With the 2022 FIFA World Cup in Qatar later this year, soccer’s governing body, FIFA, has launched its own streaming service. FIFA+ launched on April 12th across the web and mobile devices in five languages, with six additional languages set to launch in June. More devices are expected to offer the app in the future as well – smart TVs, streaming sticks, and game consoles would seem likely.
The nascent streaming service features a variety of live matches from 100 Member Associations around the world, and an archive of all recorded matches from past FIFA Men’s and Women’s World Cup events – in total, the service offers 2,500 hours of archived content dating back to the ‘50s. In addition, it will include original documentary features, docuseries, and shorts that allow fans to get closer to the game and its players, as well as breaking news and highlights from around the world in soccer. It will not, however, include live matches from this year’s FIFA World Cup.
For FIFA, the launch of a streaming service represents a fairly substantial shift from its longstanding business model, which relied on broadcasting partners in various regions to engage in much of the heavy lifting. Moreover, FIFA+ has been designed to give the organization deeper involvement in ecommerce, as the platform enables fans to buy tickets and licensed merchandise.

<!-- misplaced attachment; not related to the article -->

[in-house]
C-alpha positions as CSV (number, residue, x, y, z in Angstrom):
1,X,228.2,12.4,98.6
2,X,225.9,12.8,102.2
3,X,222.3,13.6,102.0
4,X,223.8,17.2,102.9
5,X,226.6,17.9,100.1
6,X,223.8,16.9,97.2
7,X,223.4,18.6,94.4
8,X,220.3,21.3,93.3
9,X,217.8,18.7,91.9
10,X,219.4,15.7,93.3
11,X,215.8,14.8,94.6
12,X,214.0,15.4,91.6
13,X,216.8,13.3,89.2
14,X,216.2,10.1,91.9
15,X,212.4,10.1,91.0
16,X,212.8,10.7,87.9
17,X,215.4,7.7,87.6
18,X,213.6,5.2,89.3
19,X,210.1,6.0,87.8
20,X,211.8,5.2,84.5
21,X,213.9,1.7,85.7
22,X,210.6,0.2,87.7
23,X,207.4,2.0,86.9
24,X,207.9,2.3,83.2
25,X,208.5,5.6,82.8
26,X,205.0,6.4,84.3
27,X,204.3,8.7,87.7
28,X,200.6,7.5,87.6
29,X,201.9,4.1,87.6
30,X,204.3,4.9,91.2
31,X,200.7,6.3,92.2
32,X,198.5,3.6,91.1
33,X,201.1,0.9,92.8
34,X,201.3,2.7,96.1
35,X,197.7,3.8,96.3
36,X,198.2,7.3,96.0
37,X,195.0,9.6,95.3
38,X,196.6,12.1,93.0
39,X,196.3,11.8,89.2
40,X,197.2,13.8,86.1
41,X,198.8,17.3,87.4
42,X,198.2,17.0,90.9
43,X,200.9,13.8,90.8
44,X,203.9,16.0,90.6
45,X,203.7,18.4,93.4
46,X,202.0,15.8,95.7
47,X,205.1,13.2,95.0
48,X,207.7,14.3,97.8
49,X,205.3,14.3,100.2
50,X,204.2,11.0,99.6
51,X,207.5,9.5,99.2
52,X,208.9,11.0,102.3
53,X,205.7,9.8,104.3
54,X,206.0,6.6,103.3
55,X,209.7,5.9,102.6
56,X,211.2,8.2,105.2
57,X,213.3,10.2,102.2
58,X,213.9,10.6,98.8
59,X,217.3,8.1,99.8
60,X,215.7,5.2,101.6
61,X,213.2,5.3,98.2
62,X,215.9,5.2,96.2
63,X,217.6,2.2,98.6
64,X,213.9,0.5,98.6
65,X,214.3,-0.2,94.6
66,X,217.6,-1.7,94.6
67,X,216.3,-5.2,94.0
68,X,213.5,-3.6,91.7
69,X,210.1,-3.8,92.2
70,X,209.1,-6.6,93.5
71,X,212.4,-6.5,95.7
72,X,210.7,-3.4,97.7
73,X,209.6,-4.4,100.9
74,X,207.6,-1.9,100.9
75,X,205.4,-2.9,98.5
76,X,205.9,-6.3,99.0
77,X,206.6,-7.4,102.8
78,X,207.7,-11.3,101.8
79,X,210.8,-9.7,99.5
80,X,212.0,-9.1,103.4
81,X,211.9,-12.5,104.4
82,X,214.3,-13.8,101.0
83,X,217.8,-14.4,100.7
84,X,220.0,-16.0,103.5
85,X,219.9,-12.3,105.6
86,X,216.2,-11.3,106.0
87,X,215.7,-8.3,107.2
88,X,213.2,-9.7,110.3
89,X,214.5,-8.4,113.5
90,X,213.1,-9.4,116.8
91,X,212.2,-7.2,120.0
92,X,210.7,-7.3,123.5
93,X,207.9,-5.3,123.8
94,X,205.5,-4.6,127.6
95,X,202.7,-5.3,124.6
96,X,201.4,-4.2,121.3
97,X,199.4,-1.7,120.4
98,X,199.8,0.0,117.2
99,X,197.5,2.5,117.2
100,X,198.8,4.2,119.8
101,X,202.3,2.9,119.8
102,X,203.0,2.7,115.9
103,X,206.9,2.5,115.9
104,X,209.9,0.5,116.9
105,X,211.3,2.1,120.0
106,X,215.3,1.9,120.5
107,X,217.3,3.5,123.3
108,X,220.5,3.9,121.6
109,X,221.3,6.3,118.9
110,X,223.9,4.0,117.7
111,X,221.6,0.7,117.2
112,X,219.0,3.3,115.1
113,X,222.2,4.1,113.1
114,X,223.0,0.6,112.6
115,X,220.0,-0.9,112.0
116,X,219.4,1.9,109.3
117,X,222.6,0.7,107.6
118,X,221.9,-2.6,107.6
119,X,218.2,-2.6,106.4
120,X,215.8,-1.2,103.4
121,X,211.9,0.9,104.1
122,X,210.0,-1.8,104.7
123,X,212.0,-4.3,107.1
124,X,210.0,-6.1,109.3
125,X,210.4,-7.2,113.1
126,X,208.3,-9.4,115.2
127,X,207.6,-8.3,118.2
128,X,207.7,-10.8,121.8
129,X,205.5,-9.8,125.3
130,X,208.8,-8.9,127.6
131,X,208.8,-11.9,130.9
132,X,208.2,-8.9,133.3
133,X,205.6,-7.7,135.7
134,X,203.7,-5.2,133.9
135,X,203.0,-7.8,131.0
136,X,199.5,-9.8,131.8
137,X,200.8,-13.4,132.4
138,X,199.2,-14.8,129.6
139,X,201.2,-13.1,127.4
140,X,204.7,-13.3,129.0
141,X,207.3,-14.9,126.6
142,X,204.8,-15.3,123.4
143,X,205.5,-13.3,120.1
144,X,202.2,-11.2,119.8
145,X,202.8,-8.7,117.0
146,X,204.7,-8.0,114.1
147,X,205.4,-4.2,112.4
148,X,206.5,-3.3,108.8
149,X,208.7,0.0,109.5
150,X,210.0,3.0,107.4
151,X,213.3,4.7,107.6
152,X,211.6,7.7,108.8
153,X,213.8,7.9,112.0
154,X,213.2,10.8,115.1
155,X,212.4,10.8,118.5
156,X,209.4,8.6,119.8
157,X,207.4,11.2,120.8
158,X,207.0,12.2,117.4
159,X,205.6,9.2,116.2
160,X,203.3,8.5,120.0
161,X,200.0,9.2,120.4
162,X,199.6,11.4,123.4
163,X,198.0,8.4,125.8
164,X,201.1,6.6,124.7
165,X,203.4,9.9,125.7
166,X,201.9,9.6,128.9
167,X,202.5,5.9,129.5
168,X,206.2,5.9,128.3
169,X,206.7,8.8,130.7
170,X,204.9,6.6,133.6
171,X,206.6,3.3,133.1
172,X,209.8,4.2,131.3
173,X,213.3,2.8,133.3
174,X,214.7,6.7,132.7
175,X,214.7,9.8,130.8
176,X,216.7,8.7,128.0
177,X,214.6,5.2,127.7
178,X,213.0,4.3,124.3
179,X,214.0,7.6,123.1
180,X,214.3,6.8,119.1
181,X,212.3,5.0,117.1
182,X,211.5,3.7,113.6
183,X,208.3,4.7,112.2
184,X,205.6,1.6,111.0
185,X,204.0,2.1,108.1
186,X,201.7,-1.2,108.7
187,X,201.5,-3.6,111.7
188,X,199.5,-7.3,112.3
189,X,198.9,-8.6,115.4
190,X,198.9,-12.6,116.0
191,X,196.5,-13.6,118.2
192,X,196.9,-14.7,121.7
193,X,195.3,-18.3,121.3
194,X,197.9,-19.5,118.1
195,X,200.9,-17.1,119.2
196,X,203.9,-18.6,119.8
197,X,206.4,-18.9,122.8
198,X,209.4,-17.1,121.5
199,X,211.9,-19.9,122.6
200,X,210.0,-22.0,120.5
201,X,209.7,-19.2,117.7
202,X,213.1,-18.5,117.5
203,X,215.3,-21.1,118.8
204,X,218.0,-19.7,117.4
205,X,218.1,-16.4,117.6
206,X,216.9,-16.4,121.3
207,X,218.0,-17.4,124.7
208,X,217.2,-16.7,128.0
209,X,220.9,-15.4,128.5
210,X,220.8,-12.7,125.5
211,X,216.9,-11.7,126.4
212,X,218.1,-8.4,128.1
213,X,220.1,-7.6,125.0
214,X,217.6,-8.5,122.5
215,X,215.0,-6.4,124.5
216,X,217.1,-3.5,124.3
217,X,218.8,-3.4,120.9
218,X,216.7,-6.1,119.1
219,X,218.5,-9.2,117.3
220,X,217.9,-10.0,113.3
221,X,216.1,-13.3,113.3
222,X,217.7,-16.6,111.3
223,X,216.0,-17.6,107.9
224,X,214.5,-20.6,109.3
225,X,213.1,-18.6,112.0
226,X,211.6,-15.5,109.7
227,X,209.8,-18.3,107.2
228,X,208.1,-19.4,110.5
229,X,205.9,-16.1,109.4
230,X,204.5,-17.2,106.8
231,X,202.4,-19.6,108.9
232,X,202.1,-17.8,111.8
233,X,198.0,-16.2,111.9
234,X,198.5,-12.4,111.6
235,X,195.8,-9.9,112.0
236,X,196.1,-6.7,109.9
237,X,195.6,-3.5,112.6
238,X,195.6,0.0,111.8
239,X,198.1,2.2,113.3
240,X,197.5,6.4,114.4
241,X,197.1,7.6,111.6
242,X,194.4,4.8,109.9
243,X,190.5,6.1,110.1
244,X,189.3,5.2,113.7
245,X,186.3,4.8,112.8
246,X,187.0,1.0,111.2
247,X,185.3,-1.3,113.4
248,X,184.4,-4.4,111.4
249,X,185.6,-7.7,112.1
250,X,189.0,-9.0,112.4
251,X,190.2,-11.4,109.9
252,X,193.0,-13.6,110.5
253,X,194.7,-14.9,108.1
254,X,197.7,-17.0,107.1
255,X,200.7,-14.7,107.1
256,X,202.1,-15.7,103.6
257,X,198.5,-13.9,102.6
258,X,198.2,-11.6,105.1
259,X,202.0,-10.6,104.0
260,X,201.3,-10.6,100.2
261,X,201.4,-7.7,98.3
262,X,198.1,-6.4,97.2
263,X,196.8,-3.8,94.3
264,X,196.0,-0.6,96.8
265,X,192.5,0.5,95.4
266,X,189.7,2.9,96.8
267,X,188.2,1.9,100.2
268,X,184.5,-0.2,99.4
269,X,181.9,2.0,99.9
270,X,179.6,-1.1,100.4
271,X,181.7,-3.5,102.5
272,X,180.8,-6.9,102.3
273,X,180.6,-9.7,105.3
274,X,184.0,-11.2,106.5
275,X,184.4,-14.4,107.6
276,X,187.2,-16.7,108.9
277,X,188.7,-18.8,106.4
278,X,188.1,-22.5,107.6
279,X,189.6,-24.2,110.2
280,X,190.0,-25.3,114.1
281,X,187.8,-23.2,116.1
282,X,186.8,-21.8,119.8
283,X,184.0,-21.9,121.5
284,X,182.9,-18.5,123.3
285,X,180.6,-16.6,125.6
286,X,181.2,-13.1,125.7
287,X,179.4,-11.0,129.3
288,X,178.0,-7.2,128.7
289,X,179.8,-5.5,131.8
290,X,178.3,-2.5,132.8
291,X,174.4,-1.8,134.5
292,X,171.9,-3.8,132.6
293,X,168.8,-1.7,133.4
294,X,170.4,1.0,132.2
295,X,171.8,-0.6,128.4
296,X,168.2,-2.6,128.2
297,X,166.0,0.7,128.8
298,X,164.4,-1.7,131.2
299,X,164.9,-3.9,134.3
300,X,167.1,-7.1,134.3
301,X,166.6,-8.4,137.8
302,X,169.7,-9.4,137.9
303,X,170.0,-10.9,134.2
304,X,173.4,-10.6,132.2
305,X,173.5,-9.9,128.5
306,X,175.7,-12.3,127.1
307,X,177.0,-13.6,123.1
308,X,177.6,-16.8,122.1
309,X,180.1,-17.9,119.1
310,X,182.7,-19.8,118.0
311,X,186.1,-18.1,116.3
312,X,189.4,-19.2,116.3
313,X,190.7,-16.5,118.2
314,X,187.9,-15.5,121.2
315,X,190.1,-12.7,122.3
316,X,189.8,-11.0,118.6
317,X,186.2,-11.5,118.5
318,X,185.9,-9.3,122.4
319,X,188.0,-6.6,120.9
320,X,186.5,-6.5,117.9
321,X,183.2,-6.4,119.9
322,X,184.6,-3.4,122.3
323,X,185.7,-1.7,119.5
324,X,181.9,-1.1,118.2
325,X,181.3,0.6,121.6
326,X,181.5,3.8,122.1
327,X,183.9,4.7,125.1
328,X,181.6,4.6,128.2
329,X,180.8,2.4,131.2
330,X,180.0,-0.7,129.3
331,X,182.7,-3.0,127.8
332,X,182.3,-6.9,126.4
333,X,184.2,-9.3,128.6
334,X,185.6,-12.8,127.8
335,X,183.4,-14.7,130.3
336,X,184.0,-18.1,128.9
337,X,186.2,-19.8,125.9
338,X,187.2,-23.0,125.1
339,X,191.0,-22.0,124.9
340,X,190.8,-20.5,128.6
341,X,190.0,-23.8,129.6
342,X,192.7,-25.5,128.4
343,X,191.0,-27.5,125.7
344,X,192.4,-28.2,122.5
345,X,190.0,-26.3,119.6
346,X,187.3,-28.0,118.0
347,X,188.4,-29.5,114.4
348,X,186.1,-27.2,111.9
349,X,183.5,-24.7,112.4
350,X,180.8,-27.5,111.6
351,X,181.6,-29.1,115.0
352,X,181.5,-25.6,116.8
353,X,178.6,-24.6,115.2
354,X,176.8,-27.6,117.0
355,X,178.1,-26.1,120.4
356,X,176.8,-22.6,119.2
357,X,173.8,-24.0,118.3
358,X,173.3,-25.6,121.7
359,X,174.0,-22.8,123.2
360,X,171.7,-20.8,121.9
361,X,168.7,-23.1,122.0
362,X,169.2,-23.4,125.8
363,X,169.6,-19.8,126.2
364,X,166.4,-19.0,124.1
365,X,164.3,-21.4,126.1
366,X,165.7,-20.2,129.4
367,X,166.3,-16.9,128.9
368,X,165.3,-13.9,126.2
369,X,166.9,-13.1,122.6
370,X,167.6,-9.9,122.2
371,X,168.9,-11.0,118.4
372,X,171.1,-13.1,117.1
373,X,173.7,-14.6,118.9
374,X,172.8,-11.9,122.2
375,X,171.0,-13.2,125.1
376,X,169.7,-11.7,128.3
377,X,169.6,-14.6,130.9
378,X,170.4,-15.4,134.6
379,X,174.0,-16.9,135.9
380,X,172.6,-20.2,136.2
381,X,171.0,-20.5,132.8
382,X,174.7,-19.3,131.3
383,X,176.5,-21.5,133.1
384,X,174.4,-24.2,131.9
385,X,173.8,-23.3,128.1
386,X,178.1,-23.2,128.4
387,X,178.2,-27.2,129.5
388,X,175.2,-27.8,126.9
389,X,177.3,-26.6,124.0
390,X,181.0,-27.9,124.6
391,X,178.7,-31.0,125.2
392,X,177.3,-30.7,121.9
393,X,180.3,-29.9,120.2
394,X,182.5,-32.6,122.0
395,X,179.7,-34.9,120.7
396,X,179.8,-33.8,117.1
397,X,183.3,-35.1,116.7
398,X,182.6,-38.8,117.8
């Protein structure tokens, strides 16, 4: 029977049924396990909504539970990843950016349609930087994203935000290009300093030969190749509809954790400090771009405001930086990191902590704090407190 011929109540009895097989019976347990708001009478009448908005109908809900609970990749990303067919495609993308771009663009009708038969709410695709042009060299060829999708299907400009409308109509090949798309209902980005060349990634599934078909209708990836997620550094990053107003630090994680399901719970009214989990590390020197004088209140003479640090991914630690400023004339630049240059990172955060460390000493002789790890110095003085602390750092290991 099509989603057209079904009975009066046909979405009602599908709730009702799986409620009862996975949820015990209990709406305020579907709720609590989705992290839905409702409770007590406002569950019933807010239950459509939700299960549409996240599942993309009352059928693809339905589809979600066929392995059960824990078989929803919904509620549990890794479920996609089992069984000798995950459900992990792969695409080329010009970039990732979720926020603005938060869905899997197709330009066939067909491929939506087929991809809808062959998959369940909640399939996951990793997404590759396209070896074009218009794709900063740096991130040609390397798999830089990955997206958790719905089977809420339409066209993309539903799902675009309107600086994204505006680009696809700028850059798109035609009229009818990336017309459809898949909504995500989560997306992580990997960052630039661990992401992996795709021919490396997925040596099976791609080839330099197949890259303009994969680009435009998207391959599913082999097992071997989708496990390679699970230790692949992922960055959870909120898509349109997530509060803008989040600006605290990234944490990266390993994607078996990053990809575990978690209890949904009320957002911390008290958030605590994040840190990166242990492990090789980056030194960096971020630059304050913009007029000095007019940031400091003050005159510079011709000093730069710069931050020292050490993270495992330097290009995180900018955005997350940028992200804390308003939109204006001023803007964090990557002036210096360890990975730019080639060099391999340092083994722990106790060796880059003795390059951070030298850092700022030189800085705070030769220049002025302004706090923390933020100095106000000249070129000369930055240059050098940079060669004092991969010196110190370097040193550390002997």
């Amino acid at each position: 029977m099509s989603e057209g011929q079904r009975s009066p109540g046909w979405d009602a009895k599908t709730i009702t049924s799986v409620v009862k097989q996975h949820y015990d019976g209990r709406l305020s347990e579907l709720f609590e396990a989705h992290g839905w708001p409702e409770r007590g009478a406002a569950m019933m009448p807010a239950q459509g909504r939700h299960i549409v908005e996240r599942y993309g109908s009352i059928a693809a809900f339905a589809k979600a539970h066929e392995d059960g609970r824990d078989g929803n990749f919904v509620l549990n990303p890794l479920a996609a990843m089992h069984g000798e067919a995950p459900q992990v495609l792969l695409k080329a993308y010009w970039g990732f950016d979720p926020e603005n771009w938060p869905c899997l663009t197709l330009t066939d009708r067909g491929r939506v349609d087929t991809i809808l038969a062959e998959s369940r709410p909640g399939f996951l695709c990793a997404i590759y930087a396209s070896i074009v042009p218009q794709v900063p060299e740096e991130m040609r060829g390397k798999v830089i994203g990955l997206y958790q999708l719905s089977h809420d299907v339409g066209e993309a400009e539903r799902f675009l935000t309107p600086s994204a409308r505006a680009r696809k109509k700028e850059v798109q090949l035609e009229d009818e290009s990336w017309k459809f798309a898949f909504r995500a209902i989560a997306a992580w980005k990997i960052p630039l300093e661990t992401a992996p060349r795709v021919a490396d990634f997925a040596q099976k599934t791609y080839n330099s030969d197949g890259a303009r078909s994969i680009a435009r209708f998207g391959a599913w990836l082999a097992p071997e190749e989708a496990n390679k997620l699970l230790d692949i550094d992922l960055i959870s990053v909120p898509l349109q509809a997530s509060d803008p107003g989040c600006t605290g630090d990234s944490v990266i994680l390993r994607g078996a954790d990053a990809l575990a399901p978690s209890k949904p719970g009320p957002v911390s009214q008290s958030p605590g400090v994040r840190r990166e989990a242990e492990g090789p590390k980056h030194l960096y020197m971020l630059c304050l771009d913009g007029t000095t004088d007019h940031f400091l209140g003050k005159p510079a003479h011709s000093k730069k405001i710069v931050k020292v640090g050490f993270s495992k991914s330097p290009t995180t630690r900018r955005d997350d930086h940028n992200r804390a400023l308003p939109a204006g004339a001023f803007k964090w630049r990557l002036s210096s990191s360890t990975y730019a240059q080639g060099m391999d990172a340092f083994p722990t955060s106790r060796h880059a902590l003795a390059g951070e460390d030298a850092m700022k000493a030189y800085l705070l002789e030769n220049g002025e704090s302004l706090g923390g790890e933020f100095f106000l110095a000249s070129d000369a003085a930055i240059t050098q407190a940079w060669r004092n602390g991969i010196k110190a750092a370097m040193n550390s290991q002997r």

“FIFA+ represents the next step in our vision to make football truly global and inclusive, and it underpins FIFA’s core mission of expanding and developing football globally,” FIFA President Gianni Infantino said. “This project represents a cultural shift in the way different types of football fans want to connect with and explore the global game and has been a fundamental part of my Vision 2020-2023. It will accelerate the democratization of football and we are delighted to share it with fans.”
FIFA+ is a free, ad-supported streaming service, which should help with adoption. A streaming service focused on the world’s most popular sport would seem to make sense globally.
Interpret’s New Media Measure: Global Profiles data suggest that interest in FIFA+ could be high. Globally, 32% of people watch professional sports and 17% watch sporting events on streaming video. This is most prevalent in Spain (39% watch sports and 22% watch sporting events on streaming video) and India (36% and 23%). Nigeria may be the biggest potential growth market – 40% watch sports, but only 15% watch sports on streaming video, showing there may be an opportunity for streaming of sports-related content in the country.
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